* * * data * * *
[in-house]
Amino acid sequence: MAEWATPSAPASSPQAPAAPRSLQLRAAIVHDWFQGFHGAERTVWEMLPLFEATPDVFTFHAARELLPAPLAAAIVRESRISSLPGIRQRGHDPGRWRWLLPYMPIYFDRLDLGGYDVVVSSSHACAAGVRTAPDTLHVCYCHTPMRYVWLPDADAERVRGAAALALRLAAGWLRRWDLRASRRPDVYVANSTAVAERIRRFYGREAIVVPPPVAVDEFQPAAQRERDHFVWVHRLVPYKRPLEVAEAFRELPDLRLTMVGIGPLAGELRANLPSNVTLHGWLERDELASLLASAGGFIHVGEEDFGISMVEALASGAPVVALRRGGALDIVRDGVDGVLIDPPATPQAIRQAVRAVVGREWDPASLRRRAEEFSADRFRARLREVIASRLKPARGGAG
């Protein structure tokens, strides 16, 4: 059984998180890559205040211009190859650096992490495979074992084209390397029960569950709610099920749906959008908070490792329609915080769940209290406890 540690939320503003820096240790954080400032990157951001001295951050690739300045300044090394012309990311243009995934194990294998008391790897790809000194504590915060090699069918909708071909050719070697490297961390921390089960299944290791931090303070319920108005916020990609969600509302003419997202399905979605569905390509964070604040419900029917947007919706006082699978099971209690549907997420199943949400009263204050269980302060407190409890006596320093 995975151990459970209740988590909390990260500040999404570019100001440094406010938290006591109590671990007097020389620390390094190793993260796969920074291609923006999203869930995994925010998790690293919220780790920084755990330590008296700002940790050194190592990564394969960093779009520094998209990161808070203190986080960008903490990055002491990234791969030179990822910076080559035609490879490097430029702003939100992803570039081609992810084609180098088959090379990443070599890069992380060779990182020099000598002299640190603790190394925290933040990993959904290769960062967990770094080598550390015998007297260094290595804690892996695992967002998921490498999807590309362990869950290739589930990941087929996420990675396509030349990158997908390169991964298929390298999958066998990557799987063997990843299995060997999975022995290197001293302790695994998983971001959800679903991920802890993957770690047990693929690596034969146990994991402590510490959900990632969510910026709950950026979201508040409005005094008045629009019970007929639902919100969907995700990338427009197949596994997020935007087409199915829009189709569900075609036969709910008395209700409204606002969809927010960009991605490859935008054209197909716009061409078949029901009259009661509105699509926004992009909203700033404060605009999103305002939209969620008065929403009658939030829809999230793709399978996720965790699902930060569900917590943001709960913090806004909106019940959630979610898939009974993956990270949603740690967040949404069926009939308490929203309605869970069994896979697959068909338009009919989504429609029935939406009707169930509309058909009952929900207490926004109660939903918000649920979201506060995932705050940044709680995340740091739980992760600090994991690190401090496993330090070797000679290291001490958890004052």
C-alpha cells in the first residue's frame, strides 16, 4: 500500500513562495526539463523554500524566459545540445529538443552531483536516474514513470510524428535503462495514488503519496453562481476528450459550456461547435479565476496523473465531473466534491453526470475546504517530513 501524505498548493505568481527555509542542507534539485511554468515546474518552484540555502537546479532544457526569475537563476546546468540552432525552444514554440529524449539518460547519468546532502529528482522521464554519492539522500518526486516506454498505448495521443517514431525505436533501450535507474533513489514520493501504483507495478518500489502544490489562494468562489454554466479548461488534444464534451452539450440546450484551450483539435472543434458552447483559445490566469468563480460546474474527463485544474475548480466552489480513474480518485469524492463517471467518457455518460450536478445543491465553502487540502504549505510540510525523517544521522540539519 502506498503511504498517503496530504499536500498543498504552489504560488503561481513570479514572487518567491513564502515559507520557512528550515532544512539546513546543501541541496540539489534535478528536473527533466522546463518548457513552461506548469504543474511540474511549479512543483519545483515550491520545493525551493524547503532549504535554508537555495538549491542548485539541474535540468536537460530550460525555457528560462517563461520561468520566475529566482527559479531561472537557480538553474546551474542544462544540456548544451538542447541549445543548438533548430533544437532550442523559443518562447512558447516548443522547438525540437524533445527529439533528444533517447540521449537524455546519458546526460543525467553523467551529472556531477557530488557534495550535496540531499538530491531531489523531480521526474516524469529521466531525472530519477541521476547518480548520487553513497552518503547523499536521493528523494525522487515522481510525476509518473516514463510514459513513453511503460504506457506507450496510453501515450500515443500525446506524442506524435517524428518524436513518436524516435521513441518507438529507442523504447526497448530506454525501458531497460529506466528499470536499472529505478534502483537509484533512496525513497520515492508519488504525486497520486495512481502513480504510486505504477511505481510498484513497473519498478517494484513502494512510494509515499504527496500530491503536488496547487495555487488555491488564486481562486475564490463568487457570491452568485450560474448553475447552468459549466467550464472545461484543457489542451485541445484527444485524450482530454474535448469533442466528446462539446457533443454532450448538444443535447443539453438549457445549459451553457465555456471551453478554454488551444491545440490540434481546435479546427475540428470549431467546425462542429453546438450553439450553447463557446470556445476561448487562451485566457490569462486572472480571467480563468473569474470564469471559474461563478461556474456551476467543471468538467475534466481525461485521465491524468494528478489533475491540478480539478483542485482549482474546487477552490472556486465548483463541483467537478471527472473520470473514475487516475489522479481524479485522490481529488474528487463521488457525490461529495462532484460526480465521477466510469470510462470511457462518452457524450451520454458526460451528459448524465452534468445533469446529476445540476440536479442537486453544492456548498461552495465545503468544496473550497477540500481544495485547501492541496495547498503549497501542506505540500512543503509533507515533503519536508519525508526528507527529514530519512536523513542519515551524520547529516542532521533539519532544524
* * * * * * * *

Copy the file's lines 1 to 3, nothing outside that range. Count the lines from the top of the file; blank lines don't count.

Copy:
[in-house]
Amino acid sequence: MAEWATPSAPASSPQAPAAPRSLQLRAAIVHDWFQGFHGAERTVWEMLPLFEATPDVFTFHAARELLPAPLAAAIVRESRISSLPGIRQRGHDPGRWRWLLPYMPIYFDRLDLGGYDVVVSSSHACAAGVRTAPDTLHVCYCHTPMRYVWLPDADAERVRGAAALALRLAAGWLRRWDLRASRRPDVYVANSTAVAERIRRFYGREAIVVPPPVAVDEFQPAAQRERDHFVWVHRLVPYKRPLEVAEAFRELPDLRLTMVGIGPLAGELRANLPSNVTLHGWLERDELASLLASAGGFIHVGEEDFGISMVEALASGAPVVALRRGGALDIVRDGVDGVLIDPPATPQAIRQAVRAVVGREWDPASLRRRAEEFSADRFRARLREVIASRLKPARGGAG
């Protein structure tokens, strides 16, 4: 059984998180890559205040211009190859650096992490495979074992084209390397029960569950709610099920749906959008908070490792329609915080769940209290406890 540690939320503003820096240790954080400032990157951001001295951050690739300045300044090394012309990311243009995934194990294998008391790897790809000194504590915060090699069918909708071909050719070697490297961390921390089960299944290791931090303070319920108005916020990609969600509302003419997202399905979605569905390509964070604040419900029917947007919706006082699978099971209690549907997420199943949400009263204050269980302060407190409890006596320093 995975151990459970209740988590909390990260500040999404570019100001440094406010938290006591109590671990007097020389620390390094190793993260796969920074291609923006999203869930995994925010998790690293919220780790920084755990330590008296700002940790050194190592990564394969960093779009520094998209990161808070203190986080960008903490990055002491990234791969030179990822910076080559035609490879490097430029702003939100992803570039081609992810084609180098088959090379990443070599890069992380060779990182020099000598002299640190603790190394925290933040990993959904290769960062967990770094080598550390015998007297260094290595804690892996695992967002998921490498999807590309362990869950290739589930990941087929996420990675396509030349990158997908390169991964298929390298999958066998990557799987063997990843299995060997999975022995290197001293302790695994998983971001959800679903991920802890993957770690047990693929690596034969146990994991402590510490959900990632969510910026709950950026979201508040409005005094008045629009019970007929639902919100969907995700990338427009197949596994997020935007087409199915829009189709569900075609036969709910008395209700409204606002969809927010960009991605490859935008054209197909716009061409078949029901009259009661509105699509926004992009909203700033404060605009999103305002939209969620008065929403009658939030829809999230793709399978996720965790699902930060569900917590943001709960913090806004909106019940959630979610898939009974993956990270949603740690967040949404069926009939308490929203309605869970069994896979697959068909338009009919989504429609029935939406009707169930509309058909009952929900207490926004109660939903918000649920979201506060995932705050940044709680995340740091739980992760600090994991690190401090496993330090070797000679290291001490958890004052």